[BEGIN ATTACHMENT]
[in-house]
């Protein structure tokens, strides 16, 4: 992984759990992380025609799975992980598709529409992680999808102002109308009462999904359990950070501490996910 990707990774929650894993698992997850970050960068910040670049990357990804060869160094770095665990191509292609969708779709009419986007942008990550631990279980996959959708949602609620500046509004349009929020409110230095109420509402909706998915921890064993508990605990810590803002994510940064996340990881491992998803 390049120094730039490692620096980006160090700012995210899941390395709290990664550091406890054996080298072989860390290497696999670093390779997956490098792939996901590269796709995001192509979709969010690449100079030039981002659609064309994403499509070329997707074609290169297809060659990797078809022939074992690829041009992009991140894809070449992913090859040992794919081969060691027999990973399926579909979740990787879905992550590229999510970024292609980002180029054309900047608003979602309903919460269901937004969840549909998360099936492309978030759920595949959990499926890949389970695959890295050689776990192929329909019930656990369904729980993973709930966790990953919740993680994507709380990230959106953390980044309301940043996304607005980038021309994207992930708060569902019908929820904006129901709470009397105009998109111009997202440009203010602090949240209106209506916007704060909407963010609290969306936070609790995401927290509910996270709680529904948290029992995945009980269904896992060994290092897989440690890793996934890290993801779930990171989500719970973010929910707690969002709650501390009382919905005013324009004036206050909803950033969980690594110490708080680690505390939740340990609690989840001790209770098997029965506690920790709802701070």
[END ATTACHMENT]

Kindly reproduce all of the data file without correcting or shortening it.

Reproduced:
[in-house]
């Protein structure tokens, strides 16, 4: 992984759990992380025609799975992980598709529409992680999808102002109308009462999904359990950070501490996910 990707990774929650894993698992997850970050960068910040670049990357990804060869160094770095665990191509292609969708779709009419986007942008990550631990279980996959959708949602609620500046509004349009929020409110230095109420509402909706998915921890064993508990605990810590803002994510940064996340990881491992998803 390049120094730039490692620096980006160090700012995210899941390395709290990664550091406890054996080298072989860390290497696999670093390779997956490098792939996901590269796709995001192509979709969010690449100079030039981002659609064309994403499509070329997707074609290169297809060659990797078809022939074992690829041009992009991140894809070449992913090859040992794919081969060691027999990973399926579909979740990787879905992550590229999510970024292609980002180029054309900047608003979602309903919460269901937004969840549909998360099936492309978030759920595949959990499926890949389970695959890295050689776990192929329909019930656990369904729980993973709930966790990953919740993680994507709380990230959106953390980044309301940043996304607005980038021309994207992930708060569902019908929820904006129901709470009397105009998109111009997202440009203010602090949240209106209506916007704060909407963010609290969306936070609790995401927290509910996270709680529904948290029992995945009980269904896992060994290092897989440690890793996934890290993801779930990171989500719970973010929910707690969002709650501390009382919905005013324009004036206050909803950033969980690594110490708080680690505390939740340990609690989840001790209770098997029965506690920790709802701070």